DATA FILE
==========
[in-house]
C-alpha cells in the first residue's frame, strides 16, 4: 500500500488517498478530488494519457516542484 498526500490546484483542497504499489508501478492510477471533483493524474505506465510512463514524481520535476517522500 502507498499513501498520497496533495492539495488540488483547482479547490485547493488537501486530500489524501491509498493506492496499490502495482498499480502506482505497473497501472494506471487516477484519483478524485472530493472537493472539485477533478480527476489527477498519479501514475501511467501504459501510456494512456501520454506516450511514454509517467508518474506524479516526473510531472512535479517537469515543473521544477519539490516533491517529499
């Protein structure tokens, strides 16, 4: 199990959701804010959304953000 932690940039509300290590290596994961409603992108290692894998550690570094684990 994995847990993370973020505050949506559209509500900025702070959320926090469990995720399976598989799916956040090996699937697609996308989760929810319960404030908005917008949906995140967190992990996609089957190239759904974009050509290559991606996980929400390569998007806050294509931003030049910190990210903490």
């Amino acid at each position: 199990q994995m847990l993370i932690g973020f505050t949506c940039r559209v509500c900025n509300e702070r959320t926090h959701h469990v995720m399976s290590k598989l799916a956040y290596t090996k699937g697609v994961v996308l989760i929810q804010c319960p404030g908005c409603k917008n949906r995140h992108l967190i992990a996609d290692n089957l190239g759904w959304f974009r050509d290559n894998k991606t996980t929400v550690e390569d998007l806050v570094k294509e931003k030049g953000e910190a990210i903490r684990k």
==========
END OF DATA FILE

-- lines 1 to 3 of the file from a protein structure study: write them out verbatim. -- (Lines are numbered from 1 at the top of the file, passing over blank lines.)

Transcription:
[in-house]
C-alpha cells in the first residue's frame, strides 16, 4: 500500500488517498478530488494519457516542484 498526500490546484483542497504499489508501478492510477471533483493524474505506465510512463514524481520535476517522500 502507498499513501498520497496533495492539495488540488483547482479547490485547493488537501486530500489524501491509498493506492496499490502495482498499480502506482505497473497501472494506471487516477484519483478524485472530493472537493472539485477533478480527476489527477498519479501514475501511467501504459501510456494512456501520454506516450511514454509517467508518474506524479516526473510531472512535479517537469515543473521544477519539490516533491517529499
């Protein structure tokens, strides 16, 4: 199990959701804010959304953000 932690940039509300290590290596994961409603992108290692894998550690570094684990 994995847990993370973020505050949506559209509500900025702070959320926090469990995720399976598989799916956040090996699937697609996308989760929810319960404030908005917008949906995140967190992990996609089957190239759904974009050509290559991606996980929400390569998007806050294509931003030049910190990210903490």